Foresight and resilience, the qualities of tomorrow’s leading brands

Disrupt yourself and disrupt others… is the catch cry that is driving new market value.

Louise Kelly Founder of Thought Leaders Circle the home for ground breaking brand thinking.

Louise Kelly Founder of Thought Leaders Circle the home for ground breaking brand thinking.

Disruption is often referred to in terms of game changing technology, but it is equally applicable to the shifts in social norms, beliefs and the ground breaking ideas that change the way we perceive value.

In short, a disruptor brand is any brand that becomes today’s “must have” nudging yesterday’s “must have” aside to take the crown.

There are two critical ingredients that will position your brand as today’s and tomorrow’s must have, foresight and resilience.

Foresight to pick some winners

We need not just insight but foresight.

Foresight is our ability to look ahead, spin scenarios, and ask what if.

Foresight in addition to insight, is the key to maintaining relevance. It also provides a brand with buoyancy, allowing your business to be carried by the flow of changing market forces.

Foresight allows you to position yourself be to exactly where the opportunity is moving forward.

Foresight is that ability to look ahead, at all the factors that are impacting on change with a view to consider the lessons, opportunities and threats they pose for your business.

We have said goodbye to Kodak, Nokia, Sony and other must haves for more adaptive technologies such as Facebook and Apple, which lend themselves to the growing market preference for streaming video and user generated content.

But it is not just technology that is disrupting, values are being disrupted at a faster pace than ever, as social media amplifies more socially and environmentally virtuous brands.

The concerns about white sugar, is a key value disruption, making significant shifts in market value and product appeal. Coca Cola has responded to this value shift around sugar values, with shifts in their formulation to include Stevia, and a change in packaging from red to green.

It is a repositioning to win over a target market that increasingly prefers coconut water over Coke and it is one they may struggle to win. Just like the sugary breakfast cereal market category fell around 10 years ago, now the sugary drink category is under threat from an increasingly health conscious consumer.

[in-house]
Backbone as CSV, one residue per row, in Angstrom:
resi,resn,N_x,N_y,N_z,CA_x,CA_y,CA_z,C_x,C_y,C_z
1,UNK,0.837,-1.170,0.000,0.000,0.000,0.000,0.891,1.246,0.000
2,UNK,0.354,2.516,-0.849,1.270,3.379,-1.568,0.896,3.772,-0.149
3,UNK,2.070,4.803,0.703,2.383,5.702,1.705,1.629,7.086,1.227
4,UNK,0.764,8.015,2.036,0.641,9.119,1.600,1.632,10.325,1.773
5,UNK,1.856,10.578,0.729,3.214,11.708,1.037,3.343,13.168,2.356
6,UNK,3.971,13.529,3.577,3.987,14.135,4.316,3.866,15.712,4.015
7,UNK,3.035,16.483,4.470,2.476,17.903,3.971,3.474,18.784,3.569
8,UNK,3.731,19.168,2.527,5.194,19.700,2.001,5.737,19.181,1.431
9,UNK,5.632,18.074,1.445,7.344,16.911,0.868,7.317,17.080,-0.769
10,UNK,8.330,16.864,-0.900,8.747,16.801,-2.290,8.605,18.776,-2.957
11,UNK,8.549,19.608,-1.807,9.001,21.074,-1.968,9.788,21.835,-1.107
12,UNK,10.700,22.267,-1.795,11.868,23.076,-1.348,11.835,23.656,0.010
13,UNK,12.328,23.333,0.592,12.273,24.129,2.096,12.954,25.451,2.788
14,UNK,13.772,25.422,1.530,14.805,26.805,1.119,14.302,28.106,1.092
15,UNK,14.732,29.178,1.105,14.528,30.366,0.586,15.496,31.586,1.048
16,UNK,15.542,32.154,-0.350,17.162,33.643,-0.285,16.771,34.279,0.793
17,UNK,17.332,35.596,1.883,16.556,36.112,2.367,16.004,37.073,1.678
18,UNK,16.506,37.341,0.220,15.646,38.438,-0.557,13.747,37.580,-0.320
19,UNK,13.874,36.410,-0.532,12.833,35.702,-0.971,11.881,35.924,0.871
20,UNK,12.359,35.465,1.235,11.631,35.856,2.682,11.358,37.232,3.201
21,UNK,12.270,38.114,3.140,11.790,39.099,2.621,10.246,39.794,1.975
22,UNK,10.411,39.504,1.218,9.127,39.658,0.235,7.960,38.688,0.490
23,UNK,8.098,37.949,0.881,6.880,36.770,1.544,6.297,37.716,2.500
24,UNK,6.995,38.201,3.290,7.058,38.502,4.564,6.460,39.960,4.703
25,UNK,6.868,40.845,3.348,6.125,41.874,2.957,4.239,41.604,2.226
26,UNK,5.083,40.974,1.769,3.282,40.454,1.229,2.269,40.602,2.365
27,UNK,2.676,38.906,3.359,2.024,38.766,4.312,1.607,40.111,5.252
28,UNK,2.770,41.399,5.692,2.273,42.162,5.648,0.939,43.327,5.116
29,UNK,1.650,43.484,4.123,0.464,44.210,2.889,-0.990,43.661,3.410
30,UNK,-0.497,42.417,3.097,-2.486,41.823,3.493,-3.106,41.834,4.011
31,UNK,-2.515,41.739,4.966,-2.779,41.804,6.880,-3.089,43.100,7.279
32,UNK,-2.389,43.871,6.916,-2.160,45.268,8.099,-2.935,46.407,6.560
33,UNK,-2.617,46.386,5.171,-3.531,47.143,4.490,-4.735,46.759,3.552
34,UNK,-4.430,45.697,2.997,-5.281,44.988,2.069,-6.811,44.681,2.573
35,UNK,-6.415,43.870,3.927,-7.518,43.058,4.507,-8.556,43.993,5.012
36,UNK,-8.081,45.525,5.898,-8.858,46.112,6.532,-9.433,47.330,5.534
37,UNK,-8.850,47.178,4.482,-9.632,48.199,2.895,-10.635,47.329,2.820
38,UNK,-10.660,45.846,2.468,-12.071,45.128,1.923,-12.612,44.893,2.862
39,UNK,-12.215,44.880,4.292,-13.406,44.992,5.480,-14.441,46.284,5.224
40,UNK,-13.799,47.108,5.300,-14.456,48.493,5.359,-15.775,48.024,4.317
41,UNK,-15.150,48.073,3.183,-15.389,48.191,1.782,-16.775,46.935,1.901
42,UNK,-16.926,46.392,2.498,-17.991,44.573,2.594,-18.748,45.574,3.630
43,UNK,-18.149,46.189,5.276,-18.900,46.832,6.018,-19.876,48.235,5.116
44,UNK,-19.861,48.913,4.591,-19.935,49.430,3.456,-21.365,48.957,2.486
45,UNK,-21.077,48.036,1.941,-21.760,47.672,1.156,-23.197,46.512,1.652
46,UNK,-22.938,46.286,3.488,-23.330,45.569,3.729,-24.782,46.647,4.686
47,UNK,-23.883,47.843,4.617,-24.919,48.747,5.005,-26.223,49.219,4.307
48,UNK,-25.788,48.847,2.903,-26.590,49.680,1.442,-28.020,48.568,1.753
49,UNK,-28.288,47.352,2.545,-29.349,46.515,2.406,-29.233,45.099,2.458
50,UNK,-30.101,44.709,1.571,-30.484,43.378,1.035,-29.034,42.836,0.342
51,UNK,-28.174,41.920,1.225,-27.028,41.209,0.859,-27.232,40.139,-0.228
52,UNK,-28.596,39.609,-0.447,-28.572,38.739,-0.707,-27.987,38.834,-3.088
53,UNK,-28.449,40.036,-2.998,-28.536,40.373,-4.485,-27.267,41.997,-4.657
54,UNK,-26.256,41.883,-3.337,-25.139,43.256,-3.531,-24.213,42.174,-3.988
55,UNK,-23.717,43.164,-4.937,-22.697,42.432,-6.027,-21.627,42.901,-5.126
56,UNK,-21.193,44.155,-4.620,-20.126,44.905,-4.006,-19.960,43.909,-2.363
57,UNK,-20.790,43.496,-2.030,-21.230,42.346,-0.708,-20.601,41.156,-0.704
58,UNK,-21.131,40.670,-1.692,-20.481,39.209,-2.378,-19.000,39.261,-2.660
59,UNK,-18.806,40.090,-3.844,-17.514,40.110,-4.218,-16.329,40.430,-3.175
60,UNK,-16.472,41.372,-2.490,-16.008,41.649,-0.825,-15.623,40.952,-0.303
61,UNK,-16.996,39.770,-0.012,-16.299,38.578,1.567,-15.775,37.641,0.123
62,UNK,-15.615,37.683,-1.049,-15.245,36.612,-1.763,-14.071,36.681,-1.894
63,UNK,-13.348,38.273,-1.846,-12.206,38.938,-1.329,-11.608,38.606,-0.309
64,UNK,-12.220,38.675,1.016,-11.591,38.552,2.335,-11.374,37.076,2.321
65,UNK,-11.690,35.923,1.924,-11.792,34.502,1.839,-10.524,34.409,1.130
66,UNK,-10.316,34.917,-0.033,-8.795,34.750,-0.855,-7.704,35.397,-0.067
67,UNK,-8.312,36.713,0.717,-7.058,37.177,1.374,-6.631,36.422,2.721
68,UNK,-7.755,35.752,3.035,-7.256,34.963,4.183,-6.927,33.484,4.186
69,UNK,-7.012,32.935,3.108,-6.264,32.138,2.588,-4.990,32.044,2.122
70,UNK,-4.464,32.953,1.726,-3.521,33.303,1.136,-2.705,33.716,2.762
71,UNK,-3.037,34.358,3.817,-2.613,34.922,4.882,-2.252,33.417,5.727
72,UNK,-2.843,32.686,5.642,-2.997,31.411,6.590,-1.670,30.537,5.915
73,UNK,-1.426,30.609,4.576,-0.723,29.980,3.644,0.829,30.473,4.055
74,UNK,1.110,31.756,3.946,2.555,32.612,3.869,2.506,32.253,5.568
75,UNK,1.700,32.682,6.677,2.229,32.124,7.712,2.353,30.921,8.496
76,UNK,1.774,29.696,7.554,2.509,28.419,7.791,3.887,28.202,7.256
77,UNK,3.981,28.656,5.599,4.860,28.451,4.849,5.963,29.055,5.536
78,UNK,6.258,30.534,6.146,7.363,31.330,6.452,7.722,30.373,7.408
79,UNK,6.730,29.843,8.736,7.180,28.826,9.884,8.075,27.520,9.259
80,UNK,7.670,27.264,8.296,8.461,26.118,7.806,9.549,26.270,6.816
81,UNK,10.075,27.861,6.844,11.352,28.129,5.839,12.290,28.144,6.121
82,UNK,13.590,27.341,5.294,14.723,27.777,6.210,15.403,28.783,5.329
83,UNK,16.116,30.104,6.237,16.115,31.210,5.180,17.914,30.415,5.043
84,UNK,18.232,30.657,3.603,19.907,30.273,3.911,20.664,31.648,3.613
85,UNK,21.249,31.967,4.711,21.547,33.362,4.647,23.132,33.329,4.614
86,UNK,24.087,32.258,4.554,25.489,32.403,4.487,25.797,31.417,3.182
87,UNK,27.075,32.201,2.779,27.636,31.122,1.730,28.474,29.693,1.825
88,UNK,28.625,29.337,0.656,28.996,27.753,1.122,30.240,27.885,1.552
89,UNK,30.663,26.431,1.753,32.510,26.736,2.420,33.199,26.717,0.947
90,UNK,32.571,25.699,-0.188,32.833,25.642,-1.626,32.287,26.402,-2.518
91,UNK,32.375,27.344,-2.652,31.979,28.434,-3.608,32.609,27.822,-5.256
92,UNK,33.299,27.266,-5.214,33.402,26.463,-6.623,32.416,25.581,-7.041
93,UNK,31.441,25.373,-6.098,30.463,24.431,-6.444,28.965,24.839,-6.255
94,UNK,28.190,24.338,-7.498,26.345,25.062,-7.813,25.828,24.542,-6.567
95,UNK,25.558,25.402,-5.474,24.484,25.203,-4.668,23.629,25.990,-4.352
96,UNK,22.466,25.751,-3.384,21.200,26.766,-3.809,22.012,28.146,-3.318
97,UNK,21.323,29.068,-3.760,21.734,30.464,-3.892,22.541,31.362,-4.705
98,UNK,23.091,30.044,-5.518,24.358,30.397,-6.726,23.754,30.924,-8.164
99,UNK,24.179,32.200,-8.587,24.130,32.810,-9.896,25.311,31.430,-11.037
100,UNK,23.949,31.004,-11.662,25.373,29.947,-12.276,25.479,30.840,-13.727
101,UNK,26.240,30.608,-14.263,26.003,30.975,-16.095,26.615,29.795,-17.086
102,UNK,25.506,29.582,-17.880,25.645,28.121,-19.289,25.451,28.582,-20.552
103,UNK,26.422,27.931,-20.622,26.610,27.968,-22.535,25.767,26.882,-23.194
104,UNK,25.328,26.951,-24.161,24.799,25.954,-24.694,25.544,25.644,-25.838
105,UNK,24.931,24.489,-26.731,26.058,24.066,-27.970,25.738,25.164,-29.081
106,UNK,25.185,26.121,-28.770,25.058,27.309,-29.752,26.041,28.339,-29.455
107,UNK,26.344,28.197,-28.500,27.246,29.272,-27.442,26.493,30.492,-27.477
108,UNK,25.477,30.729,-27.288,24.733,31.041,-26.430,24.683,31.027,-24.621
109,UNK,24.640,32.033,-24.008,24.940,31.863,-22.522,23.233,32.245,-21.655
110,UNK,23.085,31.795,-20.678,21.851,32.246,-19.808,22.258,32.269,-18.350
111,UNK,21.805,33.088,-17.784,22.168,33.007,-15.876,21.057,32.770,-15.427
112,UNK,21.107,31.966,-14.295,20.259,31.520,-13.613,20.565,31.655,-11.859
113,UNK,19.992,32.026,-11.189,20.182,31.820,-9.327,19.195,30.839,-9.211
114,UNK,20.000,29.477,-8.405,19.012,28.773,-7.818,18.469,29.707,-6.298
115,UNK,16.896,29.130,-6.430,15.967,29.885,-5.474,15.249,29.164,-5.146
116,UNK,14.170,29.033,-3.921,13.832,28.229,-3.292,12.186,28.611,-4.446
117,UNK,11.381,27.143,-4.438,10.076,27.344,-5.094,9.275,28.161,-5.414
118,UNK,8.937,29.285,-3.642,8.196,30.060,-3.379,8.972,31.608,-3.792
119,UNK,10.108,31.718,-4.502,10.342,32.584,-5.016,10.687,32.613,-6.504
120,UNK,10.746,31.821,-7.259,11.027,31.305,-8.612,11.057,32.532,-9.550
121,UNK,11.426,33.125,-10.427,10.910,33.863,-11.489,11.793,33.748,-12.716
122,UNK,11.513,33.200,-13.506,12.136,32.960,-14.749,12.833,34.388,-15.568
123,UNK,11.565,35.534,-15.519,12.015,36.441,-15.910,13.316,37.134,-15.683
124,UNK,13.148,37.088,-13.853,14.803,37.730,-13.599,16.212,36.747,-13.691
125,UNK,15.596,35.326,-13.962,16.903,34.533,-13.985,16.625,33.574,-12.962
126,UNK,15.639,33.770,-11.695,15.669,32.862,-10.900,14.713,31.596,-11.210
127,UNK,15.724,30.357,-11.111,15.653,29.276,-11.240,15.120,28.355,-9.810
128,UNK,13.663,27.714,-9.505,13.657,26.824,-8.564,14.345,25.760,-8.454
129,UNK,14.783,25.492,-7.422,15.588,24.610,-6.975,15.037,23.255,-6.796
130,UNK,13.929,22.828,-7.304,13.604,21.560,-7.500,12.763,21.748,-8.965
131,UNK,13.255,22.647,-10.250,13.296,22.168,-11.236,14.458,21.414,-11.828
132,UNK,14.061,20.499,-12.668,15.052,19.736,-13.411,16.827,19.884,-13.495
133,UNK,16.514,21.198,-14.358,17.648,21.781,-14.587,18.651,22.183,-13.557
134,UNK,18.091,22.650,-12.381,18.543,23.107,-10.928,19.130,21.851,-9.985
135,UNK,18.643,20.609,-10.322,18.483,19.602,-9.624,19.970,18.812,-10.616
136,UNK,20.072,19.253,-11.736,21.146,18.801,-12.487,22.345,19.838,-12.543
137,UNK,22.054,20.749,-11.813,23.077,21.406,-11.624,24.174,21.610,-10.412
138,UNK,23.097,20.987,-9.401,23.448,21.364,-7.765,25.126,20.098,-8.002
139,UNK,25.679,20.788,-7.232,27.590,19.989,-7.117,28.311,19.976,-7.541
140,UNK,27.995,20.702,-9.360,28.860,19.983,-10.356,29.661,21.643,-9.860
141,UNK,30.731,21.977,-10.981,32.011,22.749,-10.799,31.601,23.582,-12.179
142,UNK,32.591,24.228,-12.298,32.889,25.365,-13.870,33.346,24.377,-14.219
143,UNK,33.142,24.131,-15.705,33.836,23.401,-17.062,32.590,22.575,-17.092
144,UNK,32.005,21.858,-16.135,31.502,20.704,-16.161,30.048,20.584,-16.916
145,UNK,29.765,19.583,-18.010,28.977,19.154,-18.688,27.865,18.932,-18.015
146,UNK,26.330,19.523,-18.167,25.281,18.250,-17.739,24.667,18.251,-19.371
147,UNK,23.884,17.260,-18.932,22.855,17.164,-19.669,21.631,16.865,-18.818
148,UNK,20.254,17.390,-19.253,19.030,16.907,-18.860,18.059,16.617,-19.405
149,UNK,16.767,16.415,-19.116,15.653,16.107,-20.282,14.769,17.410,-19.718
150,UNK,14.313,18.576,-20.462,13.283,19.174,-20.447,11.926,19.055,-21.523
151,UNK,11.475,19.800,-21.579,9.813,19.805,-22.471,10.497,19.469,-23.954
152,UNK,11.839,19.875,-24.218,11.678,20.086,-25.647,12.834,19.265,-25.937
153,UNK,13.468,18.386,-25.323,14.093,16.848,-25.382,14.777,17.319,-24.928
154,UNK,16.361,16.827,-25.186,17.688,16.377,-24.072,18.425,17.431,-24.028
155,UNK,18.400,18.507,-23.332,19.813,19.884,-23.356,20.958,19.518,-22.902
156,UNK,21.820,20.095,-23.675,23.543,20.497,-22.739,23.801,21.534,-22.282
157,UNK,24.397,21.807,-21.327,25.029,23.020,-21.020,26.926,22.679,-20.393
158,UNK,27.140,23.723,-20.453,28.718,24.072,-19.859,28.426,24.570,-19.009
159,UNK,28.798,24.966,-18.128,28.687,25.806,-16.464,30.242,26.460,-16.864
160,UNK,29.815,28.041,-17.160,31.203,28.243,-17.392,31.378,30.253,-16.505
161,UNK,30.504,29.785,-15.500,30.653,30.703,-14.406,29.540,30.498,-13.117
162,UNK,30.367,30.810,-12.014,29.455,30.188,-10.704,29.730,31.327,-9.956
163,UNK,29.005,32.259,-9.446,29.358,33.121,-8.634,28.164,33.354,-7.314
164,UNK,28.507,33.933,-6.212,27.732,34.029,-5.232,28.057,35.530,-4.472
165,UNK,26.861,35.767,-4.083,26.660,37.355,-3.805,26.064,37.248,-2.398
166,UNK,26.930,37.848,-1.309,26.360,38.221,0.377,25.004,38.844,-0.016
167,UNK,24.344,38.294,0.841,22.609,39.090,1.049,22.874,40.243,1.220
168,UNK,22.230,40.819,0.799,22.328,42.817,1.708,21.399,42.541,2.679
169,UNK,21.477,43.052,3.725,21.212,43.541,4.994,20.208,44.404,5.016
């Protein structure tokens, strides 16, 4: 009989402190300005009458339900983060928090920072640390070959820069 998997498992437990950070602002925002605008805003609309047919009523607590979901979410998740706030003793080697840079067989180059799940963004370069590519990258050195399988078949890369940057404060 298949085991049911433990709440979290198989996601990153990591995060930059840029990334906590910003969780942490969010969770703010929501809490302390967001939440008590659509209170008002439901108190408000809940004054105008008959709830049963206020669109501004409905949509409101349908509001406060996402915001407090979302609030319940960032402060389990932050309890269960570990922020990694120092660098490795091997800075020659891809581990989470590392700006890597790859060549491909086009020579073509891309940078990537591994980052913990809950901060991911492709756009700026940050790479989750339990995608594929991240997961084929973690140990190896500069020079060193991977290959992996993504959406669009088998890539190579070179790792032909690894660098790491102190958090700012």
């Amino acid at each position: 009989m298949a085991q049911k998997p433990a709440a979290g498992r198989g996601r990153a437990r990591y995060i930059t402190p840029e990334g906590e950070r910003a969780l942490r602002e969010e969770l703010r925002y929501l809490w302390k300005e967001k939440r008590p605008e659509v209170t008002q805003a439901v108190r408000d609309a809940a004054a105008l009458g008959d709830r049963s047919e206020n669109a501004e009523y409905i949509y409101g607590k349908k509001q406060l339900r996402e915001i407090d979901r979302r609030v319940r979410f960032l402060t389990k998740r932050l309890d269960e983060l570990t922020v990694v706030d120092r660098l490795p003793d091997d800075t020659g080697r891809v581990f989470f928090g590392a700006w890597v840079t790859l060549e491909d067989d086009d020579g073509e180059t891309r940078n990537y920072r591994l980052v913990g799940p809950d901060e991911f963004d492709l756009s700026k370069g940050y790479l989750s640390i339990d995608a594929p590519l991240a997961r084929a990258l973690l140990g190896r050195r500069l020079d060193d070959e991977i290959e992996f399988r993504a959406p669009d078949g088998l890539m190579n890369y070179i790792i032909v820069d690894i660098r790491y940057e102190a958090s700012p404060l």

Resilience is the key

In order to be resilient and change ready, an organisation needs to be open and willing.

New ideas bring change and change challenges the status quo, in particular the current distribution of power and opportunity.

For an organisation to be a disruptor it has to disrupt itself, which includes the realignment of talent. It is something John Chambers, CEO of Cisco and number three in HBR’s 2014 list of the world’s best performing CEO’s, is well aware.

Cisco has a long history if reinventing itself along the lines of changing technologies such as mobile, cloud computing and the internet of things.

Successful foresight and adaption to change has been a deliberate intention of Cisco’s business. In order to achieve this, Cisco has opened the business with mechanisms that make it able to receive and implement new ideas, such as their entrepreneurs in residence program and their spin in program for company acquisitions.

Cisco also perform above the market average in the successful acquisition and merge of sunrise technology companies that have built capabilities in the space they wish to enter.

Cisco’s spin in program creates a start up mentality in the newly acquired company. Spin in pulls the team from an acquired company into a project, with financial incentives to success, giving them the opportunity to incubate new ideas, while drawing on the legacy of the newly acquired company.

Resilience also requires two other qualities, which are innate resources of the people involved in the change.

The first is mindfulness, which is our ability to observe ourselves experiencing the world around us. This mindfulness enables us to pause and evaluate what is happening against our desired business principles and practices.

The second is positive affect, this is our ability to emotionally charge those with whom we work with openness, a positive can do mindset and by being in the solution not the problem. Positive affect is transmitted person to person and is something that can be more easily generated by an emotionally mature, empathetic individual that focuses on win-win in business partnerships. Win-win is the basis of positive rapport and ultimately trust.

Positive Affect has a powerful capacity to bring about a willingness in others to change and the mark of a true leader. If you want to build your capacity for positive affect, you first need to learn to be able to give this to yourself.

Louise Kelly

Founder Thought Leaders Circle

www.thoughtleaderscircle.com.au

Managing Director

Hearts and Minds

http://www.heartsandminds.com.au

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